On 15 June in Vallex Garden Hotel will take place a business summit held by one of the solar leaders in Armenia Shtigen Energy Systems. Below is the interview of Shtigen’s founder and CEO Hayk Shekyan to Artsakhpress agency.
AP: Mr. Shekyan, what’s the aim of the summit? Who and why is going to take part in it?
HS: The aim is to support the intensive development of solar energy in Artsakh by taking together al the interested parties and decision makers like officials, businessmen, reps of grid system and financial field. The solar energy development regulation in Artsakh was adopted recently and the people need to be informed better. There are both overrated expectations and groundless skepticism. We need to fix that and develop an adequate approach. It’s very important to show the economical benefit of solar investments and keep the people from making mistakes on real examples. We are going to share our many-year experience on real examples with businessmen involved in hotels, restaurants, fish farms, poultry farms, gas stations, malls, etc…
AP: Shtigen, founded by you, is already 8 years on the solar market. Why did you decide to come to Artsakh now?
HS: We aren’t newbies in Artsakh. Our activity in Artsakh started way ago. We were talking to the leaders asking to adopt the regulations as soon as possible. We have projects realized in Artsakh but we were limited to the private sector and charity projects because of the lack of regulation and absence of profitable financial offers. The adoption of solar energy field regulation and the financing offer together with our finance partner change the situation in Artsakh’s solar energy field which we are going to develop.
AP: Electricity tariffs in Artsakh are lower than in Armenia. Won’t that limit your projects in Artsakh?
HS: It would be better if the electricity tariffs were unified. In fact electricity in Artsakh is more expensive. In the 220V grid 1kWh in Artsakh costs 49/44 AMD (day/night) while in Armenia the tariff is 45/35 AMD. The thing is that the electricity is subsidized and people in Artsakh pay 25 AMD. It slows down the penetration of PV energy in private market but solar water heaters are well-demanded. Their payback is around 3-4 years with a 20-year lifetime. I need to mention that the subsidized tariff means that the 24 AMD/kWh is payed from country’s budget so it’s payed by the taxpayer. Each solar station installed by us reduces those expenses.I think the situation must be reviewed in the context of economical and social policy efficiency. It would be better to start subsidizing financing of solar stations using the 1-2 year budget of electricity subsidizing or form an operational fund for financing strategic projects. We need to give people an opportunity to install solar systems at a price as lower as possible without paying by subsidized tariffs. It will result in taxpayers’ payments’ liberation for use in military, economical and other important fields. The situation is different for business where the electricity is more expensive and solar systems are even more beneficial.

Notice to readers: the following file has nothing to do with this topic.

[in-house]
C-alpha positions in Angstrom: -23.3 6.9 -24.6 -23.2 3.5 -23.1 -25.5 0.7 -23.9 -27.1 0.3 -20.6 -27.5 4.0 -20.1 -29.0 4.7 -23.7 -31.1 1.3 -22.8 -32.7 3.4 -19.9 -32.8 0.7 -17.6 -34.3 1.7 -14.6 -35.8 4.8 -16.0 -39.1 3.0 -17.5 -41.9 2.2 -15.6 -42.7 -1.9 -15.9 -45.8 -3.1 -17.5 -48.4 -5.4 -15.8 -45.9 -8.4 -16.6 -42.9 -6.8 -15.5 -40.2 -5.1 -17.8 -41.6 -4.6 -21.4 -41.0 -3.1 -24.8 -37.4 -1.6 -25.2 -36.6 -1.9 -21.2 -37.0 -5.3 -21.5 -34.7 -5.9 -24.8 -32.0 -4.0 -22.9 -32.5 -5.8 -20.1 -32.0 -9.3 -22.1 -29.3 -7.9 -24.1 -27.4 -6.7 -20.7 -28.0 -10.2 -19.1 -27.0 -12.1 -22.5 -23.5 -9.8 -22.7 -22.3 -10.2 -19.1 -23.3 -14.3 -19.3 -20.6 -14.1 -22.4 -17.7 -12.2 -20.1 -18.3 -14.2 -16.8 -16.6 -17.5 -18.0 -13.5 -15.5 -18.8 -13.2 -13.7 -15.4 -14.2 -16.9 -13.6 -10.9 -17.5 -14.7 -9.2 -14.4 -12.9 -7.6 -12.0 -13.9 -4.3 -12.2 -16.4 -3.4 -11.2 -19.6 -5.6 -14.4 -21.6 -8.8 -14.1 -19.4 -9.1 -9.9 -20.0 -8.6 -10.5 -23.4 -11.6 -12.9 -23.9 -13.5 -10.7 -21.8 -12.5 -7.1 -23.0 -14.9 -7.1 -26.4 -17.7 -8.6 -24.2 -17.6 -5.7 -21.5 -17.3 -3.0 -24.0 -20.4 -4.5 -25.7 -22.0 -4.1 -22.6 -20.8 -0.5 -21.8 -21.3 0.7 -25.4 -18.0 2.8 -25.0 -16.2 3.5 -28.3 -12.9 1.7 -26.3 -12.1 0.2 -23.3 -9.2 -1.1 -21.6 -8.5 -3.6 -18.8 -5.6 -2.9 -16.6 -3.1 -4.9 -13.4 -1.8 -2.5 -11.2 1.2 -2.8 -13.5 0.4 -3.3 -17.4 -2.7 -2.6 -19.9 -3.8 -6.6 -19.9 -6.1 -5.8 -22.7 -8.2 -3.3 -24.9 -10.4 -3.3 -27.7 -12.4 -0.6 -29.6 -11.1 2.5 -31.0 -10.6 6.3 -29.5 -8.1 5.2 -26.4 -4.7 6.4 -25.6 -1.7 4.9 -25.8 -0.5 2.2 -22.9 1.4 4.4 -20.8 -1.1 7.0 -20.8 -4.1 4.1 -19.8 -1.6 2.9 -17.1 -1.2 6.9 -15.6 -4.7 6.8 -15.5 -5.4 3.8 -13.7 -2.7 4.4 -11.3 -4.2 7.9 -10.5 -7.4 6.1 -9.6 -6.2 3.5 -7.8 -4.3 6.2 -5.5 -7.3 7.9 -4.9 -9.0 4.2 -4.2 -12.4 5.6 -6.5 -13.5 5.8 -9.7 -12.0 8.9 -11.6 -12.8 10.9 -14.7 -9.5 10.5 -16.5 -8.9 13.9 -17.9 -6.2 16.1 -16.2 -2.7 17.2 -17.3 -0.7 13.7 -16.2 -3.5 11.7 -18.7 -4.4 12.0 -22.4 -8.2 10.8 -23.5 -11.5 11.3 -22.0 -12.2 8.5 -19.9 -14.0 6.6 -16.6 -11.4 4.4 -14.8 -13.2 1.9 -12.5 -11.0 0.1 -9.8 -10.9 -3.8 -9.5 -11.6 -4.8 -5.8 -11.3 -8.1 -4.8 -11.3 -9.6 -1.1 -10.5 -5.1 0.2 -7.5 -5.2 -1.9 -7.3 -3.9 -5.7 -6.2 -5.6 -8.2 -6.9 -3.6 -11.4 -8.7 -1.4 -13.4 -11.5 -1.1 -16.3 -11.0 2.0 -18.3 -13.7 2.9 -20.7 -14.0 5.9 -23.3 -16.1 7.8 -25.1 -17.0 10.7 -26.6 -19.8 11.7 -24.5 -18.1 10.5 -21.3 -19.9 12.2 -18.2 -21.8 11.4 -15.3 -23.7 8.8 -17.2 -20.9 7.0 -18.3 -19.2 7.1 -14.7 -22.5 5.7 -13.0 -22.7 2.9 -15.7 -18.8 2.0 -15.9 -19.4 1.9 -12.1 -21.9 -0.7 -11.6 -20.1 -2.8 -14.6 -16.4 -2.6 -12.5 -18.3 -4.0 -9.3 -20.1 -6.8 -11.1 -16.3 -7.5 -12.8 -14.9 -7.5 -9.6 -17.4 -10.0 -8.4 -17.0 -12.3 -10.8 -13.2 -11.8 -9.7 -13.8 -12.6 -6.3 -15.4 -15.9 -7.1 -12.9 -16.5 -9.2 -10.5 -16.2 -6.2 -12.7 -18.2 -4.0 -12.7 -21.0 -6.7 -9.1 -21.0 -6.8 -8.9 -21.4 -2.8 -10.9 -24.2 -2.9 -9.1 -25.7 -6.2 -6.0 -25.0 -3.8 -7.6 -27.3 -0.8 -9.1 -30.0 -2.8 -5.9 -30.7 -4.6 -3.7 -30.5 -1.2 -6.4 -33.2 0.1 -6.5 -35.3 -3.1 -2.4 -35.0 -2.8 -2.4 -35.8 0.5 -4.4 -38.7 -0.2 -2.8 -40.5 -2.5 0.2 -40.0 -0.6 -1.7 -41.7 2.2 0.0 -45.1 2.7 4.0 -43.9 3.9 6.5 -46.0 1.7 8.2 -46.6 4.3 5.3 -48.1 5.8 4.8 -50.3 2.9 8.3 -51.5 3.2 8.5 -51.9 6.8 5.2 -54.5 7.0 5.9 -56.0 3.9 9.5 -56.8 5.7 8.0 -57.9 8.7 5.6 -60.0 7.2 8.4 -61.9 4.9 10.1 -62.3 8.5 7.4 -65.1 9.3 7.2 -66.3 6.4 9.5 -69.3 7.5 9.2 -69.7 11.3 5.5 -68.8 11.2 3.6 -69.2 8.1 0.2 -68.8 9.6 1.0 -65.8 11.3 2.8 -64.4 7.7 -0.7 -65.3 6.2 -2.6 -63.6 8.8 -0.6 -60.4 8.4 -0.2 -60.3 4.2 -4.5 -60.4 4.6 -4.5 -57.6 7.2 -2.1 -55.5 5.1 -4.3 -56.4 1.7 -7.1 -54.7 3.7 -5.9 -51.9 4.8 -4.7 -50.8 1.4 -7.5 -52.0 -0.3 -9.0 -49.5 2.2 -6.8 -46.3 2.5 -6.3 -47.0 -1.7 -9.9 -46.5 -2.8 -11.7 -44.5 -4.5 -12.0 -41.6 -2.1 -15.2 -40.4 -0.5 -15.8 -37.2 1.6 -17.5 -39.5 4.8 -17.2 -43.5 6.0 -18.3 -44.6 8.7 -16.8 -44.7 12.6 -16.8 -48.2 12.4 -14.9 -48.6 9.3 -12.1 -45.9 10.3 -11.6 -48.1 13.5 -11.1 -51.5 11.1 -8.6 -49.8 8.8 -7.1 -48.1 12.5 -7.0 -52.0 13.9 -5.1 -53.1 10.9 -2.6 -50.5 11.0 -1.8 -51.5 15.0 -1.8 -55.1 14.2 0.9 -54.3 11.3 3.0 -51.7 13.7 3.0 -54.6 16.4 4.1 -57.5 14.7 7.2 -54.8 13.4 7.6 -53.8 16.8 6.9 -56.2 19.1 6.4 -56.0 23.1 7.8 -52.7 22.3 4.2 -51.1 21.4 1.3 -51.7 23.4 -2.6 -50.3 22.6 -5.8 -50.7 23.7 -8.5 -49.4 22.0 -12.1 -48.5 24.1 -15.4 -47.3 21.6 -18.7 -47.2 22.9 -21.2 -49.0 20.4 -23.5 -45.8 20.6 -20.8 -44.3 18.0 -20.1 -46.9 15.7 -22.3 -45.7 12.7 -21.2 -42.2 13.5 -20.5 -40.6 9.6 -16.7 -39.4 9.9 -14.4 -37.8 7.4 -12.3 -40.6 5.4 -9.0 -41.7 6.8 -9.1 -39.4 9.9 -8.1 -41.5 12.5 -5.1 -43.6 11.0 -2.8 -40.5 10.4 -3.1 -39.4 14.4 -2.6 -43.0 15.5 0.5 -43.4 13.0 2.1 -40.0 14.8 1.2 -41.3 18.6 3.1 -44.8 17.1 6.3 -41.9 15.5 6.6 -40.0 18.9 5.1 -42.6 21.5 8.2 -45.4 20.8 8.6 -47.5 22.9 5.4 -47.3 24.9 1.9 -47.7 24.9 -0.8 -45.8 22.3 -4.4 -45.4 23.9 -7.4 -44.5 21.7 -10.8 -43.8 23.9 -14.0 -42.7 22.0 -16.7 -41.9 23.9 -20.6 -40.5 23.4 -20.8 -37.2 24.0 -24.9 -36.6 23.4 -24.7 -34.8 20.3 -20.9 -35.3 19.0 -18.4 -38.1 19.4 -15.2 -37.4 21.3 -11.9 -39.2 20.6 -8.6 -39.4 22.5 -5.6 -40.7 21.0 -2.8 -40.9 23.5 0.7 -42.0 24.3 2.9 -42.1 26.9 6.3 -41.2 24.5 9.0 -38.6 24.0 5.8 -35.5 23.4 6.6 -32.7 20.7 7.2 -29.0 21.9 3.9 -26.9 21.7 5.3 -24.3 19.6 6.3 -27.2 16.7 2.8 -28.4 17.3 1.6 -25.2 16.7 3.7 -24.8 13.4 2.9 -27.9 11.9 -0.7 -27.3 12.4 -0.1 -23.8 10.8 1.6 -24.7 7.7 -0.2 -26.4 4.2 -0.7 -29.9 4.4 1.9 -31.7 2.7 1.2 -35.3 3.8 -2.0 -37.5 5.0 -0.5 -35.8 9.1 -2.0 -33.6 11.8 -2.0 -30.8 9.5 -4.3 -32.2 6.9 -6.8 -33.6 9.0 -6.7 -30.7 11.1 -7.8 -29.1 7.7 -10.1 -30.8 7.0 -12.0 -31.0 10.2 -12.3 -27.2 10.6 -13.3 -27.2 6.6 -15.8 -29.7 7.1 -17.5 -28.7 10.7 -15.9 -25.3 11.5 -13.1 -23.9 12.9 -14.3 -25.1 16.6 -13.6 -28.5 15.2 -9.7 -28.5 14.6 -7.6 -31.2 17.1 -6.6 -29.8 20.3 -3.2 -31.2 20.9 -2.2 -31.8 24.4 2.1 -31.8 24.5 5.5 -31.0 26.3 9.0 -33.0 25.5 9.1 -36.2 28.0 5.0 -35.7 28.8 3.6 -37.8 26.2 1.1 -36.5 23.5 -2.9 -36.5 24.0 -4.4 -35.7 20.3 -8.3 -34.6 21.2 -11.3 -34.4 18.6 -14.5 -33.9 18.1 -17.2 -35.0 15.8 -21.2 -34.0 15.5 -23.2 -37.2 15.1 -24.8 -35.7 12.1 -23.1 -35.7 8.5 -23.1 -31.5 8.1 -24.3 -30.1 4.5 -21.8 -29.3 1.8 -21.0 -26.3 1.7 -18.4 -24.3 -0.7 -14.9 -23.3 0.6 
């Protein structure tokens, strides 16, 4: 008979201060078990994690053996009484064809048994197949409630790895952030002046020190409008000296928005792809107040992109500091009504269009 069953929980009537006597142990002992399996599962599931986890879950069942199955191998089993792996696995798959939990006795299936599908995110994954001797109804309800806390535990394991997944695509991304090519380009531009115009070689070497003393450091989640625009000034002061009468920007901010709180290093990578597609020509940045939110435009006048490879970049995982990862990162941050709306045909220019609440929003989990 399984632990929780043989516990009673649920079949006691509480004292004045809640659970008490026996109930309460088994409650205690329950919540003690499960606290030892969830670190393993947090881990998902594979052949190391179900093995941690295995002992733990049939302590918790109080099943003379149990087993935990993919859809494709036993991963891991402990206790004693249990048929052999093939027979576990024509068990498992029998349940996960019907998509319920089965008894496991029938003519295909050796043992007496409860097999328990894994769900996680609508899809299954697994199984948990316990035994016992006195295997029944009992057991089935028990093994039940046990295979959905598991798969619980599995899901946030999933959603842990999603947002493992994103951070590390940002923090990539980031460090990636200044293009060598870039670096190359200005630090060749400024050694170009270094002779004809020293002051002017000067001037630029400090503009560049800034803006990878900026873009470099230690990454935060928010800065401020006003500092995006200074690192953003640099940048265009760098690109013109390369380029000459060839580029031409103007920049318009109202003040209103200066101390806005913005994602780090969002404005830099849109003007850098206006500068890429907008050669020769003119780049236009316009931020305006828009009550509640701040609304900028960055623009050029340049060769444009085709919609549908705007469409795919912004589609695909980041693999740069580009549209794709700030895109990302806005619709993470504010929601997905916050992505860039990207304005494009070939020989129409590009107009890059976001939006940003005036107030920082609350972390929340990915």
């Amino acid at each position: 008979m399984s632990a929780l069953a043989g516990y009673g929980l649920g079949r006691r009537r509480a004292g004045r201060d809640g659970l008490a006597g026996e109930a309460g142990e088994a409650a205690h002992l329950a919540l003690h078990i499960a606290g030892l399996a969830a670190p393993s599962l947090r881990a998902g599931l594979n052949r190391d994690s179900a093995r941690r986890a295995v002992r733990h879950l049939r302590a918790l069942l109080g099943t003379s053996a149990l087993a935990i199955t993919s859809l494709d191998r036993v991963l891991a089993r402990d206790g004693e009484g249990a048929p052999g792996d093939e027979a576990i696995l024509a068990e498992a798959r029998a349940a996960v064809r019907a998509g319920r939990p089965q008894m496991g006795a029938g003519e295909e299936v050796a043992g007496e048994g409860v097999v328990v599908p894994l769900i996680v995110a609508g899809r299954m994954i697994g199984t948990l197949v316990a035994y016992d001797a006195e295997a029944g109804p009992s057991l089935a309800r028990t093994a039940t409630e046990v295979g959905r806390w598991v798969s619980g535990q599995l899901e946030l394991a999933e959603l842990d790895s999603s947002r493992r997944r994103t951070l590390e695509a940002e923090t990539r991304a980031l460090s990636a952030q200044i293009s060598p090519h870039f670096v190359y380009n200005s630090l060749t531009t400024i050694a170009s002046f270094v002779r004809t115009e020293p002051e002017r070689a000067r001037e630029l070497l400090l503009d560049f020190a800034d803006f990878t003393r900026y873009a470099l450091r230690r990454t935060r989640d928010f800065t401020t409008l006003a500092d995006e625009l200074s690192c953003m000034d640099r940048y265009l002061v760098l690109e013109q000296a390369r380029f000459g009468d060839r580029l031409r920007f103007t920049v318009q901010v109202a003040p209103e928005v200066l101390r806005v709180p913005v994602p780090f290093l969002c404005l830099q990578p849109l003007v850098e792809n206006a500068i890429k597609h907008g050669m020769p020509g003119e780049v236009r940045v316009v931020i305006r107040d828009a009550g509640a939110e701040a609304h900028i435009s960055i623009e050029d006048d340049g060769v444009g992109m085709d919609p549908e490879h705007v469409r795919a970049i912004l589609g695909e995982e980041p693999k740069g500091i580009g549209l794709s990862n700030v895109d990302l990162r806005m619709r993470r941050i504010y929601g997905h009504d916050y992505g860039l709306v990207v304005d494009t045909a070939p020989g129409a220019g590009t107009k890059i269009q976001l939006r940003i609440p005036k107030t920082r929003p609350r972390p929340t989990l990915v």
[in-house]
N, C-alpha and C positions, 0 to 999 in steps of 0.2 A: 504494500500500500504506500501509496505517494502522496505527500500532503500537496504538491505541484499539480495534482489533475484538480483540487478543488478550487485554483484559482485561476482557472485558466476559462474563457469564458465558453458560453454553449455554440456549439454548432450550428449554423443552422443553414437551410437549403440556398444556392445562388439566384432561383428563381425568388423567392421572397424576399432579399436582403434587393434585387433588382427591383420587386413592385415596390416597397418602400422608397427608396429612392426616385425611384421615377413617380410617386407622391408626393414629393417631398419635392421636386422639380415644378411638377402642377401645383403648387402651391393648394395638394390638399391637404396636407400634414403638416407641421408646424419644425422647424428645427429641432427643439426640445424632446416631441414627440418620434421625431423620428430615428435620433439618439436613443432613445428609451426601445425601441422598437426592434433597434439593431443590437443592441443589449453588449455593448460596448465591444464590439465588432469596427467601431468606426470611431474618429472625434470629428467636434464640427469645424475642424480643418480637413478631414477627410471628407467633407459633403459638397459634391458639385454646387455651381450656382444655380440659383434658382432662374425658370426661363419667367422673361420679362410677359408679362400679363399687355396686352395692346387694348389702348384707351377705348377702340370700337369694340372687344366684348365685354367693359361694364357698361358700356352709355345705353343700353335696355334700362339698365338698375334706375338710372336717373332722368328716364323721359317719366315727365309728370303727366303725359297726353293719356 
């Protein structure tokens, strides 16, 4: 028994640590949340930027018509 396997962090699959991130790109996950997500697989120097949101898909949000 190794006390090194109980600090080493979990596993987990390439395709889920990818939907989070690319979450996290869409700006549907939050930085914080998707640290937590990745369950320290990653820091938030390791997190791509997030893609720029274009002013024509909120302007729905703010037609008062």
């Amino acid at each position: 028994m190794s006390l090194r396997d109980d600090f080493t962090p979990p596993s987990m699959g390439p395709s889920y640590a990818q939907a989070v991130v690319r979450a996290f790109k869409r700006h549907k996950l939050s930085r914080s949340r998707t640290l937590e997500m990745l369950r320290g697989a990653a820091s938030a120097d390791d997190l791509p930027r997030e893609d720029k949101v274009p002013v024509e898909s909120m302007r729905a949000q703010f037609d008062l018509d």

AP: When driving from Stepanakert to Yerevan lots of solar devices with Shtigen logo can be seen on the roofs of the houses around the road. The quantity makes me suggest that they are affordable. Can an average citizen of Artsakh afford them?
HS: We call that villages “Solar communities”. More than the half of the population of those villages uses solar energy. Shtigen solar water heaters seen there or Shtigens as the people calls them are very affordable and cheaper than a good smartphone. Unlike a smartphone those solar devices allow annual savings up to 100 000 AMD and bring the quality of life to a new level by providing hot water for household needs all day long which is not often available in Armenian countryside. People can buy them by paying the whole price or taking a credit with monthly payments less than the saving made. After payments done the device will continue to provide hot water for another 10-15 years. I’m sure the same picture we will see in Artsakh – in Stepanakert, Martakert, Hadrut, etc…